This mint condition coin from the Denver Mint is rare, and one of these specimens was once sold at auction for $182,125. Only a few dozen 1918 dimes have been certified with full bands by PCGS. The central bands on the reverse are at one of the highest points of the coin, which causes it to wear out quite fast. The coins with full bands are the ones that are most highly valued by coin collectors. 

Silver Dime #8: 1872 CC Seated Liberty Dime 

Dimes from the Carson City Mint in 1872 are rare, especially those rated very fine or above. The Carson City Mint used the same reverse die for all Liberty Seated dimes from 1871 to 1874. During 1872, the die developed a light crack which could be seen on some of the later coins. Coins like these have been sold at auctions for the amazing price of $188,000.

Silver Dime #9: 1859 S Seated Liberty Dime  

The 1859 S Seated Liberty Dime is also a rare coin in any condition, but this is true especially in grades very fine and above. Only one set of dies was used during the production phase, with a total mintage of 60,000, which made it the rarest dime of the entire 1850s decade.

Silver Dime #10: 1916 D Full Band Mercury Dime 

Only 264,000 1916 D dimes were produced. The PCGS has graded 24 dimes full band with varying mint certifications. The full band designation means that the coins were struck from fresh dies, with greater detail in the central band on the reverse side. A 1916 D dime in slightly lower condition brought $152,750 at auction in 2013 while one in 2015 brought $94,000.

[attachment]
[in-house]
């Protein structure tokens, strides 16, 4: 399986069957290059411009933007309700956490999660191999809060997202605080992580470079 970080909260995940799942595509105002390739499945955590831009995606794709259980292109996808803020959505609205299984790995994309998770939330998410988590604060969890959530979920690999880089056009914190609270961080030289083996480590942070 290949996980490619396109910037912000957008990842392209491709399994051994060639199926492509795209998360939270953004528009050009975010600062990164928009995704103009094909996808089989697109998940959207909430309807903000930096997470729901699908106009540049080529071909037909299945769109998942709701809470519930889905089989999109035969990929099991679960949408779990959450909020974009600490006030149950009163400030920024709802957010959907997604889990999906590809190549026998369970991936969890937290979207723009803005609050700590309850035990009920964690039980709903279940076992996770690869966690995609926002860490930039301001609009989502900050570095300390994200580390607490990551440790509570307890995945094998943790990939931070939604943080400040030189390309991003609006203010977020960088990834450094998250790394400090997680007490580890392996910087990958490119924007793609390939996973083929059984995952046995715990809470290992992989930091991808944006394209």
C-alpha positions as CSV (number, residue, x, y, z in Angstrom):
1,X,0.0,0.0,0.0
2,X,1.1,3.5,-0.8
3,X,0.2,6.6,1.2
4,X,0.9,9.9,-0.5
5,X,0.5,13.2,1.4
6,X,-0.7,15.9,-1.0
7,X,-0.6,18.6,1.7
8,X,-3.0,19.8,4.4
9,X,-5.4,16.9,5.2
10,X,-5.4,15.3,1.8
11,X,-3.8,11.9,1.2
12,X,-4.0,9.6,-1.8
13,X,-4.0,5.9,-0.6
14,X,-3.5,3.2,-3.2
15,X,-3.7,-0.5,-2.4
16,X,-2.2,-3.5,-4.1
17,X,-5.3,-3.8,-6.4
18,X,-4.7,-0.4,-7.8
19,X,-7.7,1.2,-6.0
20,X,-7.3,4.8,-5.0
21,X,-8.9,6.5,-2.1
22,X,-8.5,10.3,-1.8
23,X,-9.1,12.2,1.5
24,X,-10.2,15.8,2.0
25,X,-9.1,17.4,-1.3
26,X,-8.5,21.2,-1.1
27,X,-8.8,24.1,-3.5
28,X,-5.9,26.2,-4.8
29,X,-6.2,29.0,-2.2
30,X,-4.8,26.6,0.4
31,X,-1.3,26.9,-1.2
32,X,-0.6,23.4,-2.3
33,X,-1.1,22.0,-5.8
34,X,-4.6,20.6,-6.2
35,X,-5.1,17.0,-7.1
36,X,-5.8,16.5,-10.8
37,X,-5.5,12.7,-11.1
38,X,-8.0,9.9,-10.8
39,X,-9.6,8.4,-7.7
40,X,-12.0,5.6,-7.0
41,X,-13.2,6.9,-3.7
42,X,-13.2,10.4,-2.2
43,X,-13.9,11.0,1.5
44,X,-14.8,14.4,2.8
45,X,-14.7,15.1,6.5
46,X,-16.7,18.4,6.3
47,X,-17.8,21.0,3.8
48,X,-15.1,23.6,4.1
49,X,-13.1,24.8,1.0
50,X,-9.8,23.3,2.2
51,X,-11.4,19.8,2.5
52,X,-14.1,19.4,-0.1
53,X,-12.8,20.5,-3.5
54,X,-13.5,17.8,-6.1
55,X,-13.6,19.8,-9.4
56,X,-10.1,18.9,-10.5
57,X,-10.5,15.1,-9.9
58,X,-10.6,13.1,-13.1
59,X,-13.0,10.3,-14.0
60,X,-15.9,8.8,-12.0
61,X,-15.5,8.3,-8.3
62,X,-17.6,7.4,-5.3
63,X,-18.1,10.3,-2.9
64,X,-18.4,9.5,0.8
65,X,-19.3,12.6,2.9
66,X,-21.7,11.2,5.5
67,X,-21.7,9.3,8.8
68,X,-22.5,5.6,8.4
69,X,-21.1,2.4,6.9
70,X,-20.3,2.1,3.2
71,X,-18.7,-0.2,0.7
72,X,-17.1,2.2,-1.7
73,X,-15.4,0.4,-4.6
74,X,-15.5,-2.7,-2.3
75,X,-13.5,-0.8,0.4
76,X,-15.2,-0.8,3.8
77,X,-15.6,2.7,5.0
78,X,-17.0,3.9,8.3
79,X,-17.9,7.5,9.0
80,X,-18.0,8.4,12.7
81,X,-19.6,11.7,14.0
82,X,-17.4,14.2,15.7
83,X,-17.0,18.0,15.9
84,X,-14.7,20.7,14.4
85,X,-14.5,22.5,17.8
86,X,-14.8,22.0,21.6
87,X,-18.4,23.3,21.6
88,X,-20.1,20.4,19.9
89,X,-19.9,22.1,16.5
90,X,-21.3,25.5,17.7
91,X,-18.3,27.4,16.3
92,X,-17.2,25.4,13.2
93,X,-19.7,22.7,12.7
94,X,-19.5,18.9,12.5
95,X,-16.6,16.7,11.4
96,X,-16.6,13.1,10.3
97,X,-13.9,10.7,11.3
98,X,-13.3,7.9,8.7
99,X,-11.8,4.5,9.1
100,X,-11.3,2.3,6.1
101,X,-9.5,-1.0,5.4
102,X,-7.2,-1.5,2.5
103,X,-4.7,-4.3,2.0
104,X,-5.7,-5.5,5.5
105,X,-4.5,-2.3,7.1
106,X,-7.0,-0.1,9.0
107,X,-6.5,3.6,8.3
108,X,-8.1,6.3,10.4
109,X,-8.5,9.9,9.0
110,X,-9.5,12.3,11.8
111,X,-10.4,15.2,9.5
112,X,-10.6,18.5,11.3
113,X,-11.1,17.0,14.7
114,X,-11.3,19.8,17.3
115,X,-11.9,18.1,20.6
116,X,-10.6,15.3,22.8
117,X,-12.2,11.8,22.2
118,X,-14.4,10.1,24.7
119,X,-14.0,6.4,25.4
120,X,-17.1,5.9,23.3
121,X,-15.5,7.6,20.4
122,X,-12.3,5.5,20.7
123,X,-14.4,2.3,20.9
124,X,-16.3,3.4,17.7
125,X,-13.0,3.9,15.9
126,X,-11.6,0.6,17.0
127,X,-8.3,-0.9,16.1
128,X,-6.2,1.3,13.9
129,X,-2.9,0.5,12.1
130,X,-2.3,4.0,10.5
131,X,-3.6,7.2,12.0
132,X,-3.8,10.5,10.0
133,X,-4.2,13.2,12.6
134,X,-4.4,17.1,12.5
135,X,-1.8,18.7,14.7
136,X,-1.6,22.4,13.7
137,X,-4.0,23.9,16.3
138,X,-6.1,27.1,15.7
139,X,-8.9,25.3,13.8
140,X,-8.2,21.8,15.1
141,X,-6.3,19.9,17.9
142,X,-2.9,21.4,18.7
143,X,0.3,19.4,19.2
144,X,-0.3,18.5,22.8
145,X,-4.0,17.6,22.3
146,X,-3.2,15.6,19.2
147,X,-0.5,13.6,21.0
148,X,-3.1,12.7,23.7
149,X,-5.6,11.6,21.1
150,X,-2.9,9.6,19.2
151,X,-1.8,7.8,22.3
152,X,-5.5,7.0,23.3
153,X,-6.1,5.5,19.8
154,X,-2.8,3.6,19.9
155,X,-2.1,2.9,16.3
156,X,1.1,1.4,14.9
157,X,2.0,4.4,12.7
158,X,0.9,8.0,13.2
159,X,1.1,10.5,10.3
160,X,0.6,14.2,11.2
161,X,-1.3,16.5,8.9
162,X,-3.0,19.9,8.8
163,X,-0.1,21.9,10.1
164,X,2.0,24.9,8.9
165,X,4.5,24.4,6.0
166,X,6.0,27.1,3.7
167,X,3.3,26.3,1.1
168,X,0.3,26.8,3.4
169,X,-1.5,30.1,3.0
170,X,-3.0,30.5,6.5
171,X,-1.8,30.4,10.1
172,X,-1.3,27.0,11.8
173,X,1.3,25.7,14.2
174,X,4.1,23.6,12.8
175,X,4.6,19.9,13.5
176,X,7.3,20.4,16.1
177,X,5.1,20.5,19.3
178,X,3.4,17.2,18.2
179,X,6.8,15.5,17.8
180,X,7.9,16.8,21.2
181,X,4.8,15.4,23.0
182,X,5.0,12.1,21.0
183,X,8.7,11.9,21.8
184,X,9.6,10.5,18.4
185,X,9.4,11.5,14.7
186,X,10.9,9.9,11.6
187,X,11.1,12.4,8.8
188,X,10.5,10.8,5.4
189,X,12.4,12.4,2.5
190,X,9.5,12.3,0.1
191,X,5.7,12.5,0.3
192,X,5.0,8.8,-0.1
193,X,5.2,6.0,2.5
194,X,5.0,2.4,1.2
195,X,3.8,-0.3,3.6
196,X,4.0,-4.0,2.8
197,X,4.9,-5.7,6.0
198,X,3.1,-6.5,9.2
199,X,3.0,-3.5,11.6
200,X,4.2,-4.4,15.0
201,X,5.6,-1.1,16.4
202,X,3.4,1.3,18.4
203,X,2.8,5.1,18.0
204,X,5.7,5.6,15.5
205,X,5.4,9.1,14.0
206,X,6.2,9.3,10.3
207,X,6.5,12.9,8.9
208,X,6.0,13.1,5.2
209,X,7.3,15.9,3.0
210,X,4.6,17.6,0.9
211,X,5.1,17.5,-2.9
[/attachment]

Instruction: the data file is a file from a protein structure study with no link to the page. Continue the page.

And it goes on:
Other Valuable Dimes

In general, if you discover any dimes minted before 1917, you should keep them. These classic dimes are rare and hard to find in circulation. These old coins can include Bust dimes, Liberty Seated dimes, and Liberty Head (“Barber”) dimes.

Depending on their condition, these coin values may be around $5 to more than $100. 1871 was the first year Carson City produced dimes, and only 20,000 of the CC Seated Liberty dimes were minted that year. Since all of these coins went into circulation, it is believed that only four or five dimes are in mint condition and only 50 to 200 in any other condition exist.

Also, there are only two known 1975 No S Roosevelt dimes, so it is one of the rarest U.S. dimes that was minted in San Francisco. This coin is missing the mint mark (designated by an "S" on the face of the coin) present on other proof coins. 

Just over 12,000 of the CC No Arrows Seated Liberty Dimes were issued by the Carson City Mint in 1873. The standard weight of the dime was changed in 1873, and the arrows were added to indicate an increase in weight. The old dimes were supposed to be melted down and recoined at the heavier new standard.

Although more than two million of the 1894 S Barber dimes were produced, it has been reported that only 24 of these coins were minted in San Francisco, which makes this kind of dime extremely rare in the world of numismatics. It is believed that only nine of these types of coins can still be found in circulation.